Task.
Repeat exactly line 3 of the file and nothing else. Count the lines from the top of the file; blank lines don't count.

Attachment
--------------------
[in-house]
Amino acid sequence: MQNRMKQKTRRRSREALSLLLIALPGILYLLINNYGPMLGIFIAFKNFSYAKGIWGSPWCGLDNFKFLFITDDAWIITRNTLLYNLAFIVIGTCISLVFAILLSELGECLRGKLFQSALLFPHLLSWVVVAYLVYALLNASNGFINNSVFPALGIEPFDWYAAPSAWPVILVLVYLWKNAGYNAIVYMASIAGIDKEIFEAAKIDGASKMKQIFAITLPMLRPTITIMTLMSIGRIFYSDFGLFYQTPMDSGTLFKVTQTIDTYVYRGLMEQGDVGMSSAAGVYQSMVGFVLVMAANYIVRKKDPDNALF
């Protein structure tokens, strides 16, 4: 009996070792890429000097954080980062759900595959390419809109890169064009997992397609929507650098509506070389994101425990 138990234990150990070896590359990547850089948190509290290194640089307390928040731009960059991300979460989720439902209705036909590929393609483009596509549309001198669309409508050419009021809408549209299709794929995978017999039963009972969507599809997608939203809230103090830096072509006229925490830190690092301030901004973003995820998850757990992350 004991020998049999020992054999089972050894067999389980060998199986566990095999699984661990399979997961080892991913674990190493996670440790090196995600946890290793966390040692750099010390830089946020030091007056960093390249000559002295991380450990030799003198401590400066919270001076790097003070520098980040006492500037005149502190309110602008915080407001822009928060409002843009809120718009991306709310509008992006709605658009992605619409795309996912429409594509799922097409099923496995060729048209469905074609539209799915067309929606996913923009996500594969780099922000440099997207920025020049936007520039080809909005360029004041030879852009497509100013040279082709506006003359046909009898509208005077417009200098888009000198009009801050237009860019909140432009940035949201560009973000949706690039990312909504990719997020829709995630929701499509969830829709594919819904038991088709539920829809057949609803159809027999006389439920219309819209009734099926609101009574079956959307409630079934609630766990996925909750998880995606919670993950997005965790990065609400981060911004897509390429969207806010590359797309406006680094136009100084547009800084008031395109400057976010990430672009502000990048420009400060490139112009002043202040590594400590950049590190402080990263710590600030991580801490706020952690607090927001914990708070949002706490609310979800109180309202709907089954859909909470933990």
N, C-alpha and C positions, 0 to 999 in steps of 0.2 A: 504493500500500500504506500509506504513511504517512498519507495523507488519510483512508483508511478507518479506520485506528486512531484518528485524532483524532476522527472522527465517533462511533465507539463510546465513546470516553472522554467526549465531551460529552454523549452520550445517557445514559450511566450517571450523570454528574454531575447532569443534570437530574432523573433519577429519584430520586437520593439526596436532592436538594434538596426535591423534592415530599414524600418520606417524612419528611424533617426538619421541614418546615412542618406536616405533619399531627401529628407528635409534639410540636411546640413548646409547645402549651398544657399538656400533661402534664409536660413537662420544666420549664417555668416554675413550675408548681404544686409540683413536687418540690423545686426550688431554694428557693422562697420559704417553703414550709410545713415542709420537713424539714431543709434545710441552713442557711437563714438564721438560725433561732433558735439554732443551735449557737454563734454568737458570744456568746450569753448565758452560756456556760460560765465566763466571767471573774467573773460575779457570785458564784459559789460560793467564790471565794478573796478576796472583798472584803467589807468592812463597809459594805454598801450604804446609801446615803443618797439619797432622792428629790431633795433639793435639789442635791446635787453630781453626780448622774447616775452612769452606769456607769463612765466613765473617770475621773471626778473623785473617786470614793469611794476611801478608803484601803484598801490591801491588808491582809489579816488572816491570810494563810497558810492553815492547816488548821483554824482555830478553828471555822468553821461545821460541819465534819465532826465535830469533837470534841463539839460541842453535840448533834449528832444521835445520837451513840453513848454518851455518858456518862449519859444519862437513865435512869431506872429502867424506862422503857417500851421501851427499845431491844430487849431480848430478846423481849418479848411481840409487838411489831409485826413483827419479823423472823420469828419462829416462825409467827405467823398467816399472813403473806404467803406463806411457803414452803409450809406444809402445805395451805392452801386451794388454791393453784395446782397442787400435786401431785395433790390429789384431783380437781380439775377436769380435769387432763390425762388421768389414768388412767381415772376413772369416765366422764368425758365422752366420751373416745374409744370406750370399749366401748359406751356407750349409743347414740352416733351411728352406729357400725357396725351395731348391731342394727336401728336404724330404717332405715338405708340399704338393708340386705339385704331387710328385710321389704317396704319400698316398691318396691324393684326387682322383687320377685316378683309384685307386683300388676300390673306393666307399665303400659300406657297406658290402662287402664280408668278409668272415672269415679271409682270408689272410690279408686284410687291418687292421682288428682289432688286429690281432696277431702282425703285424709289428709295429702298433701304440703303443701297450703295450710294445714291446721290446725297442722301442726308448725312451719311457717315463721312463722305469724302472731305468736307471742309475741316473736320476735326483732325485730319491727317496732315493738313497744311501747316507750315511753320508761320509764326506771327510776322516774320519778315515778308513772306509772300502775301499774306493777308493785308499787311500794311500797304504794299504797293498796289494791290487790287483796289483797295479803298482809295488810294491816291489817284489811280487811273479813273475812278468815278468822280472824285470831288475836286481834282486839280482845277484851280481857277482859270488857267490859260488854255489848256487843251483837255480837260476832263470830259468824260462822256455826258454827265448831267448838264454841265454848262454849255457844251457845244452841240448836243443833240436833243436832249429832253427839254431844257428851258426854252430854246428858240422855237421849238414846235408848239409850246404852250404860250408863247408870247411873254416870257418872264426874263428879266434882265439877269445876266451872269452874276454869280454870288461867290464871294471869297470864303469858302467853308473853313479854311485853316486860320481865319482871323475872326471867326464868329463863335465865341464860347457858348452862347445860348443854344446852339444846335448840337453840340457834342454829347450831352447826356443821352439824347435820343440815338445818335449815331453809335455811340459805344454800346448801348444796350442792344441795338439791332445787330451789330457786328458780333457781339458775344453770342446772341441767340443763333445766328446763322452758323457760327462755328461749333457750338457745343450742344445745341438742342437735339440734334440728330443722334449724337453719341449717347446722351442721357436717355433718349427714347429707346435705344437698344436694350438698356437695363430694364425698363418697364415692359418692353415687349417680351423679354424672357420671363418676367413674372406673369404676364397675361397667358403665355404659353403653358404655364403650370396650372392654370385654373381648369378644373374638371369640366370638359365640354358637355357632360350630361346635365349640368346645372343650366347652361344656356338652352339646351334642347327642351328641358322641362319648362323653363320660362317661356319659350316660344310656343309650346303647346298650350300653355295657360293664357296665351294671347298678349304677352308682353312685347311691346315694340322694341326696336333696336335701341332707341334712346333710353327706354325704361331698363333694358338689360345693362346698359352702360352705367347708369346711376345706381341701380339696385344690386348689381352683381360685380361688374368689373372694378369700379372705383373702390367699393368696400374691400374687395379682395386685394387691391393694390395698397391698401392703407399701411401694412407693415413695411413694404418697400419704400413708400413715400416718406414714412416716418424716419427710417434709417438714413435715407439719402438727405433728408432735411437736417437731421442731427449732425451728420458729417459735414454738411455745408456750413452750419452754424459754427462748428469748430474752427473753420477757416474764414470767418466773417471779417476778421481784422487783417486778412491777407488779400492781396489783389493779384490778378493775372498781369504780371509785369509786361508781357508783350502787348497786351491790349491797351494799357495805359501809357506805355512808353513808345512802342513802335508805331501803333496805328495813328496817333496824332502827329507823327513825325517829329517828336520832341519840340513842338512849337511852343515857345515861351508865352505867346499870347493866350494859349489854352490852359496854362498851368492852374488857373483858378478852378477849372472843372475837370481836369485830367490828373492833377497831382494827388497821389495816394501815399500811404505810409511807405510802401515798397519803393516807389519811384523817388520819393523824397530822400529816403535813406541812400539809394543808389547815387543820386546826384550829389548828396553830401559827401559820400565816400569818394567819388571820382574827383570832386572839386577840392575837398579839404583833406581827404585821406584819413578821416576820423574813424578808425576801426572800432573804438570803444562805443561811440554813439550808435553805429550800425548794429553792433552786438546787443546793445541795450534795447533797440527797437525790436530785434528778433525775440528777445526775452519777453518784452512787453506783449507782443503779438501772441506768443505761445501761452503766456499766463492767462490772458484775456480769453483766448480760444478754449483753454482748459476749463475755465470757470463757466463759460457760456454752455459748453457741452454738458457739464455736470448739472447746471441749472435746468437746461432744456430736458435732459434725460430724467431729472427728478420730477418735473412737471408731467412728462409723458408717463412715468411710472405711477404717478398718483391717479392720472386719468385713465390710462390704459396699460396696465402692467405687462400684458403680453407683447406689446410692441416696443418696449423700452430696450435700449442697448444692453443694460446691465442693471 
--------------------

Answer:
């Protein structure tokens, strides 16, 4: 009996070792890429000097954080980062759900595959390419809109890169064009997992397609929507650098509506070389994101425990 138990234990150990070896590359990547850089948190509290290194640089307390928040731009960059991300979460989720439902209705036909590929393609483009596509549309001198669309409508050419009021809408549209299709794929995978017999039963009972969507599809997608939203809230103090830096072509006229925490830190690092301030901004973003995820998850757990992350 004991020998049999020992054999089972050894067999389980060998199986566990095999699984661990399979997961080892991913674990190493996670440790090196995600946890290793966390040692750099010390830089946020030091007056960093390249000559002295991380450990030799003198401590400066919270001076790097003070520098980040006492500037005149502190309110602008915080407001822009928060409002843009809120718009991306709310509008992006709605658009992605619409795309996912429409594509799922097409099923496995060729048209469905074609539209799915067309929606996913923009996500594969780099922000440099997207920025020049936007520039080809909005360029004041030879852009497509100013040279082709506006003359046909009898509208005077417009200098888009000198009009801050237009860019909140432009940035949201560009973000949706690039990312909504990719997020829709995630929701499509969830829709594919819904038991088709539920829809057949609803159809027999006389439920219309819209009734099926609101009574079956959307409630079934609630766990996925909750998880995606919670993950997005965790990065609400981060911004897509390429969207806010590359797309406006680094136009100084547009800084008031395109400057976010990430672009502000990048420009400060490139112009002043202040590594400590950049590190402080990263710590600030991580801490706020952690607090927001914990708070949002706490609310979800109180309202709907089954859909909470933990």